Kerri Chandler – Trionisphere Live review
A perfect time to reappraise a titan of deep, jacking Stateside house, Kerri Chandler’s Trionisphere gets a full digital release from King Street Sound. A man as spiritual as he is groovy, he put Jersey on the house music map and thoroughly blesses every single song he makes with a huge amount of soul and sheer positivity. An influence on the great Todd Edwards amongst others, Trionisphere nicely collates all the tricks learned over a career that began back in ‘91.
The album was originally recorded at Tokyo’s Space Lab Yellow club in 2003, with Chandler deep in the mix using two turntables, a Final Scratch system and a DAT machine. The digital version is available in both unmixed format and as a continuous mix (which also features Kerri talking, singing and playing his Korg Trinity keyboard live over the top).
Without any pandering or over-bloated intros, “Tribe Of The Night” throws you straight into a hypnotic sweat from the get go, thanks to granite hard kicks and some spellbinding chopped accapella shots. The funk really flows at points – “Something Deeper” for example uses a laidback jazz-fusion loop as the sound bed for a furious alto sax solo, heavily played with dub delay. The same goes for “Yellow”, which keeps itself silky and chilled in a Donald Byrd vibe, while more solos are fired off around the track. There’s also more soulful, gospel-tinged house nuggets than you could possibly hope for spread over the album – “Heal My Heart” for example features Treasa Diva Fennie and intertwines vocals and strings to perfection, while “Faithful” goes out on a garage tangent with some precision hats and deep, multi-layered male vocals. “Faithful” very clearly shows Chandler’s religion spilling into his beats, as does the Rhodes-speckled “Let Him In”.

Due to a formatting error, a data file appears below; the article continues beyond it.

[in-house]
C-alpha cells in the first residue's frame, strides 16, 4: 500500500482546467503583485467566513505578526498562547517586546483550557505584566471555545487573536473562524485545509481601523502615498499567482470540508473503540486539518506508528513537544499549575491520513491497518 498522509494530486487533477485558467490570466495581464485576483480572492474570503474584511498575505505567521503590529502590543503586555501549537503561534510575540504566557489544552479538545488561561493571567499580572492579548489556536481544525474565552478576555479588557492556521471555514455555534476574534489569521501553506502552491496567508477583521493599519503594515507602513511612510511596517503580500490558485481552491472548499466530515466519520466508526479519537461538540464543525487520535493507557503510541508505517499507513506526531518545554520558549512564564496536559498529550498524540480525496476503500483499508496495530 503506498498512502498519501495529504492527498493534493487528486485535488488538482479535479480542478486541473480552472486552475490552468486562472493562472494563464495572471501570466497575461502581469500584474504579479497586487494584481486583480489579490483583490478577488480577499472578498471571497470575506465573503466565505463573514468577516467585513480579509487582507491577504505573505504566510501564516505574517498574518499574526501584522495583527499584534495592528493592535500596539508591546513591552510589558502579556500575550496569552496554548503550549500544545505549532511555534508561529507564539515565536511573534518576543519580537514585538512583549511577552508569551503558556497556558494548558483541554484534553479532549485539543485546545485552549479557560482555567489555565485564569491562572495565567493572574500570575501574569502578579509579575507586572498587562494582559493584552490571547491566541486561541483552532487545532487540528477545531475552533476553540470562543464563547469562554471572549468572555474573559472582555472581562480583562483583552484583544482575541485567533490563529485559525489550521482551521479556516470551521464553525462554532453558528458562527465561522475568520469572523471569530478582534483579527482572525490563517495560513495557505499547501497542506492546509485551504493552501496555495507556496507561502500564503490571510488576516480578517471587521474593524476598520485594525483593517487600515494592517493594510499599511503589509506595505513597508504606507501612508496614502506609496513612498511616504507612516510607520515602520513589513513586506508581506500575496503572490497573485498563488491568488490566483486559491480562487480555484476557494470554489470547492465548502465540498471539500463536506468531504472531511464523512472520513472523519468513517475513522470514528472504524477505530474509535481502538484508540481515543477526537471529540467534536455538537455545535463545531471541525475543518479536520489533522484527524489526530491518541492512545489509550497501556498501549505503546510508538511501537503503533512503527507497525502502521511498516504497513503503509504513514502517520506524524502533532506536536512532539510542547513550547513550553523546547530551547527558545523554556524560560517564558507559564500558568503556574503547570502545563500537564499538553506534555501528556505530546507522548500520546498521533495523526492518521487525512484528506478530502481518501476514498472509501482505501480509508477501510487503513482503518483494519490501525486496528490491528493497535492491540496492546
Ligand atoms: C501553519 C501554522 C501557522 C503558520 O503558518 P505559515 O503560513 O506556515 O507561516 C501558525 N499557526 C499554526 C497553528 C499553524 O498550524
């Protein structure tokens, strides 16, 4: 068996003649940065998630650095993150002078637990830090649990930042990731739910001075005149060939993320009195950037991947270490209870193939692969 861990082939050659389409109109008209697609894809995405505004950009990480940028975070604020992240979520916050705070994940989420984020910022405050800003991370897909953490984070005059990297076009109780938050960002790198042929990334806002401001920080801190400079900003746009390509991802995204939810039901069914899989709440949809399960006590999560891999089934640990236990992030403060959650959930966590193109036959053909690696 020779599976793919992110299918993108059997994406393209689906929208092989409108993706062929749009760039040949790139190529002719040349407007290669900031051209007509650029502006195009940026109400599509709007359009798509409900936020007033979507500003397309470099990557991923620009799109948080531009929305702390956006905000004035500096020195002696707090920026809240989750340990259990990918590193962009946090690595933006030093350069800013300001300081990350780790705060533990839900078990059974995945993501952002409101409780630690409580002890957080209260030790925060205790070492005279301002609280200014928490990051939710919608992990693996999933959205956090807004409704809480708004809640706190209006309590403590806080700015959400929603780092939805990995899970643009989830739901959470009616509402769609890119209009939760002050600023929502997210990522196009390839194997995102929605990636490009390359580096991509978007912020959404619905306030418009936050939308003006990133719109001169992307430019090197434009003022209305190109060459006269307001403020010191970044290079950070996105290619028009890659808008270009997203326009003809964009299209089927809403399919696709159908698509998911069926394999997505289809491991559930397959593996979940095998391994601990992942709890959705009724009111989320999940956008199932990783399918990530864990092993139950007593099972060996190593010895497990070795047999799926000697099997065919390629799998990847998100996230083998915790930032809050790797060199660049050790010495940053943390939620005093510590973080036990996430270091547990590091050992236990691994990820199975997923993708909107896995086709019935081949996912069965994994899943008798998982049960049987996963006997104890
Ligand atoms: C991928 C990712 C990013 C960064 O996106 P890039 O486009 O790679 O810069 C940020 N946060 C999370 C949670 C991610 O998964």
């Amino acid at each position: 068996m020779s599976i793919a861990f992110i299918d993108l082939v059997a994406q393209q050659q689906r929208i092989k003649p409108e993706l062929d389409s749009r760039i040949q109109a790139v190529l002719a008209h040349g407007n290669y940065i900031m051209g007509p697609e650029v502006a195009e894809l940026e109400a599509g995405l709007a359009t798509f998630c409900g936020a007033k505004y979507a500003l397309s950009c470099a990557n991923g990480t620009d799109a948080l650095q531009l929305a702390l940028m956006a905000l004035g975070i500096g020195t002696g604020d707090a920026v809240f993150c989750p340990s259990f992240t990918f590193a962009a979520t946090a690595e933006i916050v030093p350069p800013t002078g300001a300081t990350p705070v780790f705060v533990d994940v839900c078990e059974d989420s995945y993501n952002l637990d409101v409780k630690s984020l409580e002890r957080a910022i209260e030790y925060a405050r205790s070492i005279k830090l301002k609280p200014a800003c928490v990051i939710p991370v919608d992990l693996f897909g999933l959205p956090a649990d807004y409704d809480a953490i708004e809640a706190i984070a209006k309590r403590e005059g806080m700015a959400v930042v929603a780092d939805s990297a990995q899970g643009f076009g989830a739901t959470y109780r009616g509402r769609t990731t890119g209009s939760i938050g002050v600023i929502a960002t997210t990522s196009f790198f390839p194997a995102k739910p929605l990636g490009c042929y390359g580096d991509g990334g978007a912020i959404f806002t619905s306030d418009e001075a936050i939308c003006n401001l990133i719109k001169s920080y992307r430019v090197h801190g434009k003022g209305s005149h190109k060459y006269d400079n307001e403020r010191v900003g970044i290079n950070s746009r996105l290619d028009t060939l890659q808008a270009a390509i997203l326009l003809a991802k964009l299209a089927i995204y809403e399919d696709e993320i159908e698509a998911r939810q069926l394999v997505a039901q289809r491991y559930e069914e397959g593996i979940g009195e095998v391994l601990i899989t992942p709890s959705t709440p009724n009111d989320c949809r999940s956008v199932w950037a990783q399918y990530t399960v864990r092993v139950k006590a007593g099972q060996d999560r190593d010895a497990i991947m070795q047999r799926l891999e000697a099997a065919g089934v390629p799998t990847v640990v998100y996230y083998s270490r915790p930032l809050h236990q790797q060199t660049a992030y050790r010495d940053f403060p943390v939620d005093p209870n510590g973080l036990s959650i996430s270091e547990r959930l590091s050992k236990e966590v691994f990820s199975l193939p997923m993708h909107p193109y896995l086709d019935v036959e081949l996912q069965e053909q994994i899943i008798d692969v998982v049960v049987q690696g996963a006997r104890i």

“Ye Yo Ma” shows off yet another string in Chandler’s bow, mixing up Afro-Latin rhythms and choruses around an itchy, modern funky beat. With a wide-range of percussion and some jazzy guitar, it’s one of the album’s stand-outs, as are the sharp funky snares of the tropical worker, “Coro”. With so many superb arrangements and sounds from across the spectrum of house music, this album can’t fail to impress.